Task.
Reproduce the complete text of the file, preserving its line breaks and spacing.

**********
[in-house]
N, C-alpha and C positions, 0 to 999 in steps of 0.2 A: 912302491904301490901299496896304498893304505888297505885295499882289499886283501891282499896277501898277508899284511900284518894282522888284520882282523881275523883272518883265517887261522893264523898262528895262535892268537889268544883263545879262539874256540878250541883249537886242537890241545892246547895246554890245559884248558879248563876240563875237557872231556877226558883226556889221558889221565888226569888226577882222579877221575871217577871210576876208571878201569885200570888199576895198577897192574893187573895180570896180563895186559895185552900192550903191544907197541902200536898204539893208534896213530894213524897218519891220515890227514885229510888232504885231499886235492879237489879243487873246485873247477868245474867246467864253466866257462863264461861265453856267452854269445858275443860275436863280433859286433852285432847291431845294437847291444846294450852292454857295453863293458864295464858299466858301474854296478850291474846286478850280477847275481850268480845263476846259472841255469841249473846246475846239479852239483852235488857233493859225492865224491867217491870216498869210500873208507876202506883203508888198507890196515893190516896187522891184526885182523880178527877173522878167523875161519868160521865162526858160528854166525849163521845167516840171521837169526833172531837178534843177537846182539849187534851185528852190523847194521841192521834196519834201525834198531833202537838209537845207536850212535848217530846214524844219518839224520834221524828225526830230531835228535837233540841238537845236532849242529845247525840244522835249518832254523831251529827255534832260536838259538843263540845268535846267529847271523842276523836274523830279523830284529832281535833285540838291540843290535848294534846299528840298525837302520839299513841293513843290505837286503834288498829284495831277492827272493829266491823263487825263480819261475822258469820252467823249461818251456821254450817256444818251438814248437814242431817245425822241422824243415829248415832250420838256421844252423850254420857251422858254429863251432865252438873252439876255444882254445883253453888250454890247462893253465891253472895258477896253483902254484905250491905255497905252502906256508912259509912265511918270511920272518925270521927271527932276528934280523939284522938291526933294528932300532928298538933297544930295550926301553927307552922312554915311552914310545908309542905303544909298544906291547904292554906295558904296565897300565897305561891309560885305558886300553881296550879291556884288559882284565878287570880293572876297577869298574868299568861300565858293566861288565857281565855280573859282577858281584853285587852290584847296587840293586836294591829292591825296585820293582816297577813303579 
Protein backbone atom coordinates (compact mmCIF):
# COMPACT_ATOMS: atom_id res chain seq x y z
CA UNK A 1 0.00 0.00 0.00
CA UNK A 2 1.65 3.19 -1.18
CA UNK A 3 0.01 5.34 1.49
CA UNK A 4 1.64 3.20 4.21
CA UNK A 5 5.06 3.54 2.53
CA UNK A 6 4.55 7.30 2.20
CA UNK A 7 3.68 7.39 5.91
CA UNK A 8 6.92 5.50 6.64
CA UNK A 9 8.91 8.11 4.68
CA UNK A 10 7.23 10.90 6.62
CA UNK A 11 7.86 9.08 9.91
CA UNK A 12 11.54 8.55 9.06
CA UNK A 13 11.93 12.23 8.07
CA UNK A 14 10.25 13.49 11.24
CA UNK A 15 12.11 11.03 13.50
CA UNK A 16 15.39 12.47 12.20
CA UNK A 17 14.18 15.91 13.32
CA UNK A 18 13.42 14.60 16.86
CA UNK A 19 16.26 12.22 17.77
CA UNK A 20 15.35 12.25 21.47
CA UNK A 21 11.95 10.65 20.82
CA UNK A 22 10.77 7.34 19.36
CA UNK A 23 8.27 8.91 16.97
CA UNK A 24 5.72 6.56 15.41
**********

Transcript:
[in-house]
N, C-alpha and C positions, 0 to 999 in steps of 0.2 A: 912302491904301490901299496896304498893304505888297505885295499882289499886283501891282499896277501898277508899284511900284518894282522888284520882282523881275523883272518883265517887261522893264523898262528895262535892268537889268544883263545879262539874256540878250541883249537886242537890241545892246547895246554890245559884248558879248563876240563875237557872231556877226558883226556889221558889221565888226569888226577882222579877221575871217577871210576876208571878201569885200570888199576895198577897192574893187573895180570896180563895186559895185552900192550903191544907197541902200536898204539893208534896213530894213524897218519891220515890227514885229510888232504885231499886235492879237489879243487873246485873247477868245474867246467864253466866257462863264461861265453856267452854269445858275443860275436863280433859286433852285432847291431845294437847291444846294450852292454857295453863293458864295464858299466858301474854296478850291474846286478850280477847275481850268480845263476846259472841255469841249473846246475846239479852239483852235488857233493859225492865224491867217491870216498869210500873208507876202506883203508888198507890196515893190516896187522891184526885182523880178527877173522878167523875161519868160521865162526858160528854166525849163521845167516840171521837169526833172531837178534843177537846182539849187534851185528852190523847194521841192521834196519834201525834198531833202537838209537845207536850212535848217530846214524844219518839224520834221524828225526830230531835228535837233540841238537845236532849242529845247525840244522835249518832254523831251529827255534832260536838259538843263540845268535846267529847271523842276523836274523830279523830284529832281535833285540838291540843290535848294534846299528840298525837302520839299513841293513843290505837286503834288498829284495831277492827272493829266491823263487825263480819261475822258469820252467823249461818251456821254450817256444818251438814248437814242431817245425822241422824243415829248415832250420838256421844252423850254420857251422858254429863251432865252438873252439876255444882254445883253453888250454890247462893253465891253472895258477896253483902254484905250491905255497905252502906256508912259509912265511918270511920272518925270521927271527932276528934280523939284522938291526933294528932300532928298538933297544930295550926301553927307552922312554915311552914310545908309542905303544909298544906291547904292554906295558904296565897300565897305561891309560885305558886300553881296550879291556884288559882284565878287570880293572876297577869298574868299568861300565858293566861288565857281565855280573859282577858281584853285587852290584847296587840293586836294591829292591825296585820293582816297577813303579 
Protein backbone atom coordinates (compact mmCIF):
# COMPACT_ATOMS: atom_id res chain seq x y z
CA UNK A 1 0.00 0.00 0.00
CA UNK A 2 1.65 3.19 -1.18
CA UNK A 3 0.01 5.34 1.49
CA UNK A 4 1.64 3.20 4.21
CA UNK A 5 5.06 3.54 2.53
CA UNK A 6 4.55 7.30 2.20
CA UNK A 7 3.68 7.39 5.91
CA UNK A 8 6.92 5.50 6.64
CA UNK A 9 8.91 8.11 4.68
CA UNK A 10 7.23 10.90 6.62
CA UNK A 11 7.86 9.08 9.91
CA UNK A 12 11.54 8.55 9.06
CA UNK A 13 11.93 12.23 8.07
CA UNK A 14 10.25 13.49 11.24
CA UNK A 15 12.11 11.03 13.50
CA UNK A 16 15.39 12.47 12.20
CA UNK A 17 14.18 15.91 13.32
CA UNK A 18 13.42 14.60 16.86
CA UNK A 19 16.26 12.22 17.77
CA UNK A 20 15.35 12.25 21.47
CA UNK A 21 11.95 10.65 20.82
CA UNK A 22 10.77 7.34 19.36
CA UNK A 23 8.27 8.91 16.97
CA UNK A 24 5.72 6.56 15.41